In Diyarbaker, on the banks of the Tigris, only a handful of Christians remain. The region's Christian population has fallen from 200,000 in the nineteenth century to only 900 at the time of Dalrymple's visit. One village, once home to 17 churches, now has none, and only a single resident, the aging priest.

Moving west again into Syria, Dalrymple makes one of his more esoteric finds—10,000 Nestorian Christians living in poverty in a refugee camp on the Iraqi border. In the camp with them are 2,000 survivors of a bizarre heretical sect, the Yezidis of Iraq. They worship Lucifer, the fallen angel whom they believe God has since forgiven. Renamed the "Peacock Angel," he has been entrusted with the job of running earthly affairs.

Neither Syria nor Lebanon nor Israel provides Dalrymple with many signs of hope for the survival of Christianity in its own cradle. Consider these numbers:

  • A quarter of a million Christians have left Syria for other lands since the 1960s.

  • In 1922, Palestine was 10 percent Christian. In 1948, roughly 55,000 Palestinian Christians, 60 percent of the total, fled or were driven from the country. A second exodus followed in the years between 1967 and 1992. Today, perhaps 3 percent of Palestinians are Christians, while only 175,000 Christians remain in Israel and the West Bank, less than 0.25 percent of the total population.

  • In 1922 the population of the old city of Jerusalem was 52 percent Christian. That number has shrunk to 2.5 percent. Sydney, Australia, now has more Jerusalem-born Christians than Jerusalem itself.

In Beirut, Dalrymple sees what he fears will be the future of the entire Middle East, the city's glitzy westernization blown to rubble by its own inhabitants. Maronite Christians, once Lebanon's power class with about a quarter of the population, war with the Muslim majority, who turn on the Druze, whose religion is an amalgam of both Christianity and Islam.

By tradition, St. Mark is credited with having brought Christianity to Egypt. Yet since the fall of the Byzantine Empire, the Coptic Church has struggled to survive, its only respite coming during the British occupation. Egypt's present government, anxious to appease Muslim fundamentalists, officially tolerates but only reluctantly protects its Christian citizens, despite the fact that they account for at least 10 percent of Egypt's population. Few Christians occupy any significant positions within the government, and during the last decade, a million Christians have left the country.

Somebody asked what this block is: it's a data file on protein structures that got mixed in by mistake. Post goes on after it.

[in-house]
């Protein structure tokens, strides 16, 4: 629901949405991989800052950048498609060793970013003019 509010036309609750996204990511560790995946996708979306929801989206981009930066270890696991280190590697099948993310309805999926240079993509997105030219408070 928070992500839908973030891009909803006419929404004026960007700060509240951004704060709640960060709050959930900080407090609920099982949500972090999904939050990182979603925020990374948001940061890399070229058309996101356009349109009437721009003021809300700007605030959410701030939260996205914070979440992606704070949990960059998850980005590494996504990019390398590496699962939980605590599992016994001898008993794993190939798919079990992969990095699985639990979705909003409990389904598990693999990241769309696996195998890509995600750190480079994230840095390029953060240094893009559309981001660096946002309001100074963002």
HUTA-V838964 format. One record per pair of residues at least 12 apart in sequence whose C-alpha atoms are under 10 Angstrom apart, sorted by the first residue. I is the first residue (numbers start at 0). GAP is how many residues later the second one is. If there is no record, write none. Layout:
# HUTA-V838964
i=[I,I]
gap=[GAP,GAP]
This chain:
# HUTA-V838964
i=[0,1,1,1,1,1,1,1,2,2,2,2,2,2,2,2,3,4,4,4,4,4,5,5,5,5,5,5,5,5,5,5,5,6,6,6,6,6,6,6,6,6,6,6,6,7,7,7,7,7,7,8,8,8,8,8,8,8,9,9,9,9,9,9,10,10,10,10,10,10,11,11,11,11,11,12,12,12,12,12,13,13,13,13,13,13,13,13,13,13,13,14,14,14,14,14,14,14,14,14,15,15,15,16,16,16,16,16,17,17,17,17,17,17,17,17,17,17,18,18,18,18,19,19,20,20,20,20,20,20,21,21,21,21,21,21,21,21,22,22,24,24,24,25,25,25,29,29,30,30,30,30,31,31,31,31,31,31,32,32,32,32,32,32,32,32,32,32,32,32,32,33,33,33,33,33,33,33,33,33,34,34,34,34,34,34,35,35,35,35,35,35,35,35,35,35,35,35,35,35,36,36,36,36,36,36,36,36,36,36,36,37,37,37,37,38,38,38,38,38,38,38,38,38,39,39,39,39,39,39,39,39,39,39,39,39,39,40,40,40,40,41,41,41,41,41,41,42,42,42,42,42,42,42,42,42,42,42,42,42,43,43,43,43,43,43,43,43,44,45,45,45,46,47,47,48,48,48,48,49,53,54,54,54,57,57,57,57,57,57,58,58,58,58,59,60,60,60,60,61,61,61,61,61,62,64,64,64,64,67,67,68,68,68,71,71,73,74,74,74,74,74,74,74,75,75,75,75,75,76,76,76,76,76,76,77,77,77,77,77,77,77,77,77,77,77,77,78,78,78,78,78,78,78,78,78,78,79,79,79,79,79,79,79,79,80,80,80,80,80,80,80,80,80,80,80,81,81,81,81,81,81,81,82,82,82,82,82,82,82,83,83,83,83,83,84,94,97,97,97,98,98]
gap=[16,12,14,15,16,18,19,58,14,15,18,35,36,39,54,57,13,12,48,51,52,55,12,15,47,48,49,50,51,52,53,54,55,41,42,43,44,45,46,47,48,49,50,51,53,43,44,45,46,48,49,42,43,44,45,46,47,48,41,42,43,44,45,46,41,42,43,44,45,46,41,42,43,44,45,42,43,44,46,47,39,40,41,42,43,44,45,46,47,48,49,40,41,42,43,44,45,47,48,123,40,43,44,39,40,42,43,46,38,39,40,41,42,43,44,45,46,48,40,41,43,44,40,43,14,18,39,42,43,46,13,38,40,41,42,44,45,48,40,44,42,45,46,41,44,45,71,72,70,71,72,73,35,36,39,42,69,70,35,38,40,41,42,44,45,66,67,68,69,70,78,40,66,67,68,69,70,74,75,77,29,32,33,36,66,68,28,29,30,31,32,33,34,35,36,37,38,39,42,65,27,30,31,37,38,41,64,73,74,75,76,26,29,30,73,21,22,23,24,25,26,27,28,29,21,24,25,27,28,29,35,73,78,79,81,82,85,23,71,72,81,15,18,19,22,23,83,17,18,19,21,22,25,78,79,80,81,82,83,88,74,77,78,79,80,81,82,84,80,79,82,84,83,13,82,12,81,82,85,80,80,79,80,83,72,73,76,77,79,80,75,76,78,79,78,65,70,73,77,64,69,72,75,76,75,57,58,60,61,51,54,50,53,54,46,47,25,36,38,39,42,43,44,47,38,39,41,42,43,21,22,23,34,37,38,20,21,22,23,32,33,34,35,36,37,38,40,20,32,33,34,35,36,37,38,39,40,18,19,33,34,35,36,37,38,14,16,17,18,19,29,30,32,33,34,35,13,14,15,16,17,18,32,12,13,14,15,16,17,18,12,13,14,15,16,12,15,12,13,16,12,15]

Leaving Cairo, and heading south toward the upper Nile, Dalrymple finally reaches the outer limits of Byzantine monasticism. Just beyond the great Kharga Oasis he finds the last Coptic monastery that John Moschos and Sophronius visited. Since the end of World War II it has rained only once in Kharga, and then only for ten minutes during the winter of 1959. The dunes are not made from sand but a fine white powder that boils up like choking fog. Human enemies here are equally harsh. Only weeks before Dalrymple's arrival, several monks had been hacked to death by the Islamic Brotherhood.

Yet strangely enough, only in this surreal landscape, among these beleaguered monks, does Dalrymple find a spark of hope. For the first time, he discovers a group of Christians actually adding to their numbers. The Coptic orders, despite violent persecution, have no dearth of applicants.

In summing up, Dalrymple says he had expected that "Islamic fundamentalism would be the Christians' main enemy in every country of the Middle East." But only in Egypt did he find explicit religious persecution. In southeastern Turkey, the civil war rages between the Turks and the Kurds, both Muslim. Christians there are simply caught in the crossfire.

In Lebanon, the Maronites' failure to compromise with the Muslim majority has led to civil war, which in turn resulted in the mass exodus of Christians from the area. And Palestinian Christians suffer not because of their religion but because they are Arabs, like their Muslim compatriots.

Very likely, life has changed for the Christians of the Middle East even more since September 11. While Christians of the West have never shown much interest in these faraway brothers and sisters, Dalrymple points out the great debt we owe them. The missionary Augustine returned to Rome from his first trip convinced that the savages he had encountered in Gaul could never be tamed. Eastern monks, on the other hand, carried the traditions of the Desert Fathers to Northern Europe and England, providing the original models for Celtic monks. The seventh Archbishop of Canterbury was himself a Byzantine priest from Tarsus who had studied at Antioch.

Yet the Western brethren abandoned their Eastern counterparts in their hour of need. In 1400, Stephanos, Syriac Archbishop, traveled to Rome to plead with the pope for help against the invading Turks. As a gift he brought with him an illuminated copy of the Diatessaron, a second-century compilation of the four gospels in a single continuous narrative, one of the earliest manuscripts of the Christian church. Stephanos was not even granted an audience.

Small wonder we still have so much to learn today.

Virginia Stem Owens is a novelist, essayist, and poet.